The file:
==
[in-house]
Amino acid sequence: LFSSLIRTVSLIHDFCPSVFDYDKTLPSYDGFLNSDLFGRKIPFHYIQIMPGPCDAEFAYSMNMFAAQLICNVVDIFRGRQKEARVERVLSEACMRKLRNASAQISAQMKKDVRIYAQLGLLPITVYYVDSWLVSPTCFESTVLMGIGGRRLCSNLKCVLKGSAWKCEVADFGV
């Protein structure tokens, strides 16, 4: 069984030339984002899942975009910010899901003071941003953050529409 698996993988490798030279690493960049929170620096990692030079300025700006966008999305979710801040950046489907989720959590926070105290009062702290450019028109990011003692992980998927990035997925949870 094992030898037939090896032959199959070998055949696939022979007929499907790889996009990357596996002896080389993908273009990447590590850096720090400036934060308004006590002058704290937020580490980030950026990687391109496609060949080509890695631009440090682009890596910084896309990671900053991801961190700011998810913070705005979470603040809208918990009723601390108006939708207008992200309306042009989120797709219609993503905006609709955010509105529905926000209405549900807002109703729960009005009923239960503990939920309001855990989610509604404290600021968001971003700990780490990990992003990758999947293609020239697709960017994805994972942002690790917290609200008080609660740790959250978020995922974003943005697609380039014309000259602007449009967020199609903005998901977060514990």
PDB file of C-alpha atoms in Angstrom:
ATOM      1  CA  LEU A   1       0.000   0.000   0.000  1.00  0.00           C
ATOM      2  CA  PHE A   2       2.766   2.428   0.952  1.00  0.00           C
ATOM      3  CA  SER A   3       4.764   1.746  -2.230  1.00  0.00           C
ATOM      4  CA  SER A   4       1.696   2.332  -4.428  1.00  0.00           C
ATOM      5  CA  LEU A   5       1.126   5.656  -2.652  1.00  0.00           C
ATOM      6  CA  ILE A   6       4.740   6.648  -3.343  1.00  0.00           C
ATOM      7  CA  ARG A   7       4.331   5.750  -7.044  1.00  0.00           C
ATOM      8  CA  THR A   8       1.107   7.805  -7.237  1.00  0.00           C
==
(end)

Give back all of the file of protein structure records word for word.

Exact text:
[in-house]
Amino acid sequence: LFSSLIRTVSLIHDFCPSVFDYDKTLPSYDGFLNSDLFGRKIPFHYIQIMPGPCDAEFAYSMNMFAAQLICNVVDIFRGRQKEARVERVLSEACMRKLRNASAQISAQMKKDVRIYAQLGLLPITVYYVDSWLVSPTCFESTVLMGIGGRRLCSNLKCVLKGSAWKCEVADFGV
């Protein structure tokens, strides 16, 4: 069984030339984002899942975009910010899901003071941003953050529409 698996993988490798030279690493960049929170620096990692030079300025700006966008999305979710801040950046489907989720959590926070105290009062702290450019028109990011003692992980998927990035997925949870 094992030898037939090896032959199959070998055949696939022979007929499907790889996009990357596996002896080389993908273009990447590590850096720090400036934060308004006590002058704290937020580490980030950026990687391109496609060949080509890695631009440090682009890596910084896309990671900053991801961190700011998810913070705005979470603040809208918990009723601390108006939708207008992200309306042009989120797709219609993503905006609709955010509105529905926000209405549900807002109703729960009005009923239960503990939920309001855990989610509604404290600021968001971003700990780490990990992003990758999947293609020239697709960017994805994972942002690790917290609200008080609660740790959250978020995922974003943005697609380039014309000259602007449009967020199609903005998901977060514990």
PDB file of C-alpha atoms in Angstrom:
ATOM      1  CA  LEU A   1       0.000   0.000   0.000  1.00  0.00           C
ATOM      2  CA  PHE A   2       2.766   2.428   0.952  1.00  0.00           C
ATOM      3  CA  SER A   3       4.764   1.746  -2.230  1.00  0.00           C
ATOM      4  CA  SER A   4       1.696   2.332  -4.428  1.00  0.00           C
ATOM      5  CA  LEU A   5       1.126   5.656  -2.652  1.00  0.00           C
ATOM      6  CA  ILE A   6       4.740   6.648  -3.343  1.00  0.00           C
ATOM      7  CA  ARG A   7       4.331   5.750  -7.044  1.00  0.00           C
ATOM      8  CA  THR A   8       1.107   7.805  -7.237  1.00  0.00           C